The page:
“After the first sirens, there were plenty of explosions, but I wasn’t even afraid,” she said. “I’m already over it.”
On the fight for Ukraine, Dasha was more somber. “The way I see it, Putin just wants to overthrow our government, to subdue us so that we are all his slaves,” she said.
As another round of sirens dies down, Andrei Gorobenko, 28, stands smoking on the square in front of the station with two new friends he met on the train from Kyiv. Again, as with most of the arrivals from Kyiv, his story is one of blasts, bomb shelters, and backpacks.
“Yesterday, I started hearing explosions for the first time, and soon they just started getting closer and closer. I saw that there was a late night train going for free, closed my flat, grabbed my backpack, and left,” he said.
Practically all of the arrivals from Kyiv have friends and family who chose to stay in the besieged capital. “What’s their mood? They’re all waiting for victory,” said Andrei of his friends who stayed.
Rita Yevlenta, a 25-year-old temporary worker from Poltava, was in an upbeat mood, not only about crossing the border, but about the fate of the war.
“Our soldiers would wave at us from their vehicles as they passed, as if saying ‘everything will be alright,’ it was really cool,” she said.
Stoic smiles, however, aren’t enough to deal with the surreal upheaval the refugees have faced in leaving a war-torn European capital.
“I still don’t really believe that all this has actually happened,” Yevlenta added. “War in 2022 … I haven’t yet processed that this is reality, that it’s not just a bad dream.”
A large portion of the refugees in Lviv are foreign university students from Africa, India, and the Middle East. Reports have come from the border of non-Ukrainians being discriminated against, threatened, segregated and in many cases denied either exit from Ukraine or entry into Poland.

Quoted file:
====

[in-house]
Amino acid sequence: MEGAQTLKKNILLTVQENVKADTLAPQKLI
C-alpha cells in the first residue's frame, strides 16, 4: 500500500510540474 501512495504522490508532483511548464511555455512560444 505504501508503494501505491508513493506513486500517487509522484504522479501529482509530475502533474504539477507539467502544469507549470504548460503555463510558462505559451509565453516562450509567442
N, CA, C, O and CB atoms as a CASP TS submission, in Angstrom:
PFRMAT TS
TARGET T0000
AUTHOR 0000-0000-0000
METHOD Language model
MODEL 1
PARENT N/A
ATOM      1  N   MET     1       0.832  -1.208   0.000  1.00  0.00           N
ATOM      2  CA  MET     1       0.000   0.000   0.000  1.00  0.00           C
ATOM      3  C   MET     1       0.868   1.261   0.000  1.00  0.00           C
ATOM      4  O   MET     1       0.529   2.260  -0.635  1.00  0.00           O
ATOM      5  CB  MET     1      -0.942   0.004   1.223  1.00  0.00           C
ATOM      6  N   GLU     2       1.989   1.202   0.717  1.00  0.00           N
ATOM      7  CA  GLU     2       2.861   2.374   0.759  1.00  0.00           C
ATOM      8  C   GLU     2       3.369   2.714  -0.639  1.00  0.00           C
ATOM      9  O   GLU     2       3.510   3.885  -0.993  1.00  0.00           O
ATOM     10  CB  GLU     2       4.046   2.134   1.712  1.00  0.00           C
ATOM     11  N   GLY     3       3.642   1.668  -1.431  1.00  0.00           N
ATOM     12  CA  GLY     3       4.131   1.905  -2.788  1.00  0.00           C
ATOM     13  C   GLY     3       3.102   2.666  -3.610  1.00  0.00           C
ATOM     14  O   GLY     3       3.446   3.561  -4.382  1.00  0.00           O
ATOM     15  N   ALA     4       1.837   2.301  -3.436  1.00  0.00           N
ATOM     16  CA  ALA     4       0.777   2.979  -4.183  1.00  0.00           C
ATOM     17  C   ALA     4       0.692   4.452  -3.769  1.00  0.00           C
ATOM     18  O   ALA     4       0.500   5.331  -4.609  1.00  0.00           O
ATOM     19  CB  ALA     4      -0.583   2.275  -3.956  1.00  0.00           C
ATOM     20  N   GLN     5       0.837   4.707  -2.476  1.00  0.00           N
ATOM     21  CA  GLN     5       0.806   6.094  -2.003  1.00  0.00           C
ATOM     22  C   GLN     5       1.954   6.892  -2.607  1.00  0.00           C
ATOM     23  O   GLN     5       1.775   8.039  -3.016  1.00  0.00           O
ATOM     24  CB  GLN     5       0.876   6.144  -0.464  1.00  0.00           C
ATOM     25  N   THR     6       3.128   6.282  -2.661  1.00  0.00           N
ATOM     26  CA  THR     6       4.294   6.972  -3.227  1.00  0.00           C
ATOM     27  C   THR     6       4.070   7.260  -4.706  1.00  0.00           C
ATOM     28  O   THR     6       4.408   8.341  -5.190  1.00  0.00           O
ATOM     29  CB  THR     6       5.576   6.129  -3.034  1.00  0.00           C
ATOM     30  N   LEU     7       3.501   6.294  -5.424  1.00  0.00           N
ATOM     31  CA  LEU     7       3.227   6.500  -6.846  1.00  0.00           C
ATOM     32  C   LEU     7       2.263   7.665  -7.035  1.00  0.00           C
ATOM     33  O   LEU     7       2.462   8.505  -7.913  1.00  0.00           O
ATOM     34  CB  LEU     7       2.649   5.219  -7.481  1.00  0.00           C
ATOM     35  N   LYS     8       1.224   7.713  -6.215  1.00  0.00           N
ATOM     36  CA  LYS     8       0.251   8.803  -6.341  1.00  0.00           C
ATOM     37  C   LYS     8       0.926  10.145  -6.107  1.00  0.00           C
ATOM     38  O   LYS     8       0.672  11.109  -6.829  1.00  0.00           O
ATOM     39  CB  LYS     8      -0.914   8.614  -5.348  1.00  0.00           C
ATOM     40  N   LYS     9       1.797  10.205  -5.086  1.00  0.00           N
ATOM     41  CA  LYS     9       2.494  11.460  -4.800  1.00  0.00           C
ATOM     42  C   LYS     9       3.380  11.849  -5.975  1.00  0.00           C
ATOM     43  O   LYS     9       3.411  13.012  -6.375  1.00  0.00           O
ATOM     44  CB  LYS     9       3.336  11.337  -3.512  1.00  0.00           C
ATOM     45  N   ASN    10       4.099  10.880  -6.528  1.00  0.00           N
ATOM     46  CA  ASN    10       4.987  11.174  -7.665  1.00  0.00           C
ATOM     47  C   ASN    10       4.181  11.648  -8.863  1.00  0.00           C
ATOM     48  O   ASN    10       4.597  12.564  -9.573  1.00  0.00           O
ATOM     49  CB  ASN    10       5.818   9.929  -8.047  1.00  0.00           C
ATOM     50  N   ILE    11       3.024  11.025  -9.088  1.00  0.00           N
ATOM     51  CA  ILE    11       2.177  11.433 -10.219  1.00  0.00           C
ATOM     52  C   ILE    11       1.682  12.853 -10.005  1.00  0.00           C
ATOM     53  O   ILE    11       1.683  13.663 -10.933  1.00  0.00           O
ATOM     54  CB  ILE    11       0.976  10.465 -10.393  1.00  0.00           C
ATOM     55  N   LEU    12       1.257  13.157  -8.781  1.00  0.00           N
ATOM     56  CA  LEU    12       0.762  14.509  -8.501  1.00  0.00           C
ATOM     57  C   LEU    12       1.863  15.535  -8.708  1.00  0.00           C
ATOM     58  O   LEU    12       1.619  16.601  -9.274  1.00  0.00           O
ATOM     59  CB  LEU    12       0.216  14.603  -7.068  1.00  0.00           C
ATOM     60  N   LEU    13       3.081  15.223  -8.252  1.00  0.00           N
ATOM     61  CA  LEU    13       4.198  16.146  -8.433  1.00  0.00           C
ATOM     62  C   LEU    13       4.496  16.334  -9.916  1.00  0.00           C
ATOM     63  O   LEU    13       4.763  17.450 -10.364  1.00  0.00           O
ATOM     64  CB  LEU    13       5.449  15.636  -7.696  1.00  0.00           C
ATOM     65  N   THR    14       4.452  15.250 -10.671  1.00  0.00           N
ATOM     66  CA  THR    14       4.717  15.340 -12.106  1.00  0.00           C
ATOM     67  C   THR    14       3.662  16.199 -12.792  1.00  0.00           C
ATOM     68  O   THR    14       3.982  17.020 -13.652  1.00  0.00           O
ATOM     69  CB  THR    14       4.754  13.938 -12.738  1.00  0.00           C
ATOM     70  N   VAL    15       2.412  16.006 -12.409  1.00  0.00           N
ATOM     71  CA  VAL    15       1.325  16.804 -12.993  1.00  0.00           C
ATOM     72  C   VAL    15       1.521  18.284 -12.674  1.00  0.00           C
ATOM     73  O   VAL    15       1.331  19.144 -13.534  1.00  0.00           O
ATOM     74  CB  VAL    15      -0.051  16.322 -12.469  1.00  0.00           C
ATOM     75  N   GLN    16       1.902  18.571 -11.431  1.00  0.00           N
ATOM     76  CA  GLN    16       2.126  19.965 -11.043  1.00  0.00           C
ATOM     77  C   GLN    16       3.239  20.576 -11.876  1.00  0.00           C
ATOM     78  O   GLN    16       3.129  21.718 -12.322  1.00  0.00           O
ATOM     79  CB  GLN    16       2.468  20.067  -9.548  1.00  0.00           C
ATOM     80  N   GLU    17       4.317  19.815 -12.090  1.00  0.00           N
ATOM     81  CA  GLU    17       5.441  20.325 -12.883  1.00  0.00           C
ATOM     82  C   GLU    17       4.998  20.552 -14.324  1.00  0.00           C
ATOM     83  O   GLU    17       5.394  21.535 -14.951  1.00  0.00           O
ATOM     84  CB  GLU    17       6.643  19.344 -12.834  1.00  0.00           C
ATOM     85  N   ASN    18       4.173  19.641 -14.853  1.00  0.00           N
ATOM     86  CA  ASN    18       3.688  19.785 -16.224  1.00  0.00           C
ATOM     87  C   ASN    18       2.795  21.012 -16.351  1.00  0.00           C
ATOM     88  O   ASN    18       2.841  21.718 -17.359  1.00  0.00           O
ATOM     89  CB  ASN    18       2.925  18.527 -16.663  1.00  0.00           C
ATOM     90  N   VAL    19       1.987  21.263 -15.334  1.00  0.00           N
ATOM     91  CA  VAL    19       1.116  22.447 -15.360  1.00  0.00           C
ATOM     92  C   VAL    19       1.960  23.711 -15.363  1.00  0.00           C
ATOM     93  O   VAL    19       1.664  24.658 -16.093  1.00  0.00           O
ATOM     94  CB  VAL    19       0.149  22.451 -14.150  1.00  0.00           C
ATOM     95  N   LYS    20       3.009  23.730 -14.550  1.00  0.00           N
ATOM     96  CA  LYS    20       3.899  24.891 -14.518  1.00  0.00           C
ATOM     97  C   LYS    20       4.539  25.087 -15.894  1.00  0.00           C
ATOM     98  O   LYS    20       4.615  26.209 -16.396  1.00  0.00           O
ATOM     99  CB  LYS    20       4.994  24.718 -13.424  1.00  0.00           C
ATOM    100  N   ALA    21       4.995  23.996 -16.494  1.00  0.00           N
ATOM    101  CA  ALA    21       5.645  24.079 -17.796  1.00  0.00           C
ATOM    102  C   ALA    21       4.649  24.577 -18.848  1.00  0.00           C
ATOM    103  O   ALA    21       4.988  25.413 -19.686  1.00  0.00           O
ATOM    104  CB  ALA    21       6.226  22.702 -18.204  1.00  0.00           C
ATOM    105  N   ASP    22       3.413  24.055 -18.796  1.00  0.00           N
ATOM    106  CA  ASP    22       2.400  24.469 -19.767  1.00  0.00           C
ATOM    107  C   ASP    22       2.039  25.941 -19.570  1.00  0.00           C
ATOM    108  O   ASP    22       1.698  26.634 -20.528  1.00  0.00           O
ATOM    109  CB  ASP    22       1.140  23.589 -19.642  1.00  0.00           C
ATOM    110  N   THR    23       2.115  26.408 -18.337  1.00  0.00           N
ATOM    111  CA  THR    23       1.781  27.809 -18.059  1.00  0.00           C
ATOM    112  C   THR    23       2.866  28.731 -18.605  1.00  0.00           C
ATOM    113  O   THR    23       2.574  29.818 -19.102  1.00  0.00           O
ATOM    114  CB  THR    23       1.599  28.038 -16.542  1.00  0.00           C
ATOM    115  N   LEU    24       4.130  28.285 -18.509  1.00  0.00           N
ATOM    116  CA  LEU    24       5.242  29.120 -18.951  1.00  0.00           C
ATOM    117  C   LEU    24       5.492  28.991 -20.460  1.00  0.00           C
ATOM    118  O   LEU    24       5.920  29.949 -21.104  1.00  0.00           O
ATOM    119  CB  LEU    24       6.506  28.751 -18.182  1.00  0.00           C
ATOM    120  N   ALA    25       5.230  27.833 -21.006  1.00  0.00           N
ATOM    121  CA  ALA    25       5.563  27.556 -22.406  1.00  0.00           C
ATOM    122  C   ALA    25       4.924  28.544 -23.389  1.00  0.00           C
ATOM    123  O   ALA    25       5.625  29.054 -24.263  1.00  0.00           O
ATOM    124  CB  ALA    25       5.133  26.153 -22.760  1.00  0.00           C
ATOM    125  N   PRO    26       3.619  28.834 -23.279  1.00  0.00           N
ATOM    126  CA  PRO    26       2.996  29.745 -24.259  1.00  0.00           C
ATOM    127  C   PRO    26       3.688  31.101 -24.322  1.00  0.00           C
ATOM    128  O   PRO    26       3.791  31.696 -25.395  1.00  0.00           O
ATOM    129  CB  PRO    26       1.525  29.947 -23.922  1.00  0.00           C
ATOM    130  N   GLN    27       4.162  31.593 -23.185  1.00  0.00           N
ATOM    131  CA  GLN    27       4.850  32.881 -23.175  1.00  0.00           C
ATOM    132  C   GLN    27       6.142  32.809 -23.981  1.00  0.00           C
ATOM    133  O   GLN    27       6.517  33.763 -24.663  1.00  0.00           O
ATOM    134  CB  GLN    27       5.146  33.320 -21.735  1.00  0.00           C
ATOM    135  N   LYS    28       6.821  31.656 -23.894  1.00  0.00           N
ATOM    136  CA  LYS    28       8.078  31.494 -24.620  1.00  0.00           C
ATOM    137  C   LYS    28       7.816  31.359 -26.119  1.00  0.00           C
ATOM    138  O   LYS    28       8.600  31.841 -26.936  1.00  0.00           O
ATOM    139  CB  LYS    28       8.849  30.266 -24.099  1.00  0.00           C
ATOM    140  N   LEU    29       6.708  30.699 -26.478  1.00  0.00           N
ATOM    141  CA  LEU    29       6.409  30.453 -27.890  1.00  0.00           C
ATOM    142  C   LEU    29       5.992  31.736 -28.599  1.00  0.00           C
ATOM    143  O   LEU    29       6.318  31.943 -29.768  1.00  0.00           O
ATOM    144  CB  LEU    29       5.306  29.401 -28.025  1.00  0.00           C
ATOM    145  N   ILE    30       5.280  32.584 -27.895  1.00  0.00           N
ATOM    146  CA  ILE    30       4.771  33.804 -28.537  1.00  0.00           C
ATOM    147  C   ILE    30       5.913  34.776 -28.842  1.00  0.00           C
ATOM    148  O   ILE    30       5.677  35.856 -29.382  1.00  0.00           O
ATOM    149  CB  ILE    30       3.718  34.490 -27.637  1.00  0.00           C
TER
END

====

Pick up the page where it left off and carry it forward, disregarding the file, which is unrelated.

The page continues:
Unlike the migrants who attempted to enter Poland from Belarus last autumn, these students have already spent several years in Ukraine, invested much into a Ukrainian medical or engineering degree and learned the local language.
Joris, a 23-year-old from Côte d'Ivoire who asked for his surname to be withheld, was among a small group of engineering students hoping to make it to Poland.
“Of course I want to come back to Ukraine when the war is over,” he said of his plans. “I am three months away from graduating!”
For those who choose not to make the onward journey to the border by train, a fleet of assorted buses and minivans stands waiting. People negotiate with the driver on the spot in a low-supply and high-demand market.
As the afternoon wears on, the square in front of the station begins to empty of its crowds, at least until the next trainload of refugees arrives.
The following evening, Valentyn sent a text saying his family didn’t make it onto the train to Poland because of the intense pushing and shoving on the platform. After a long journey by taxi to a different border post and a night spent in a local village, Khrystyna and their son finally crossed without him.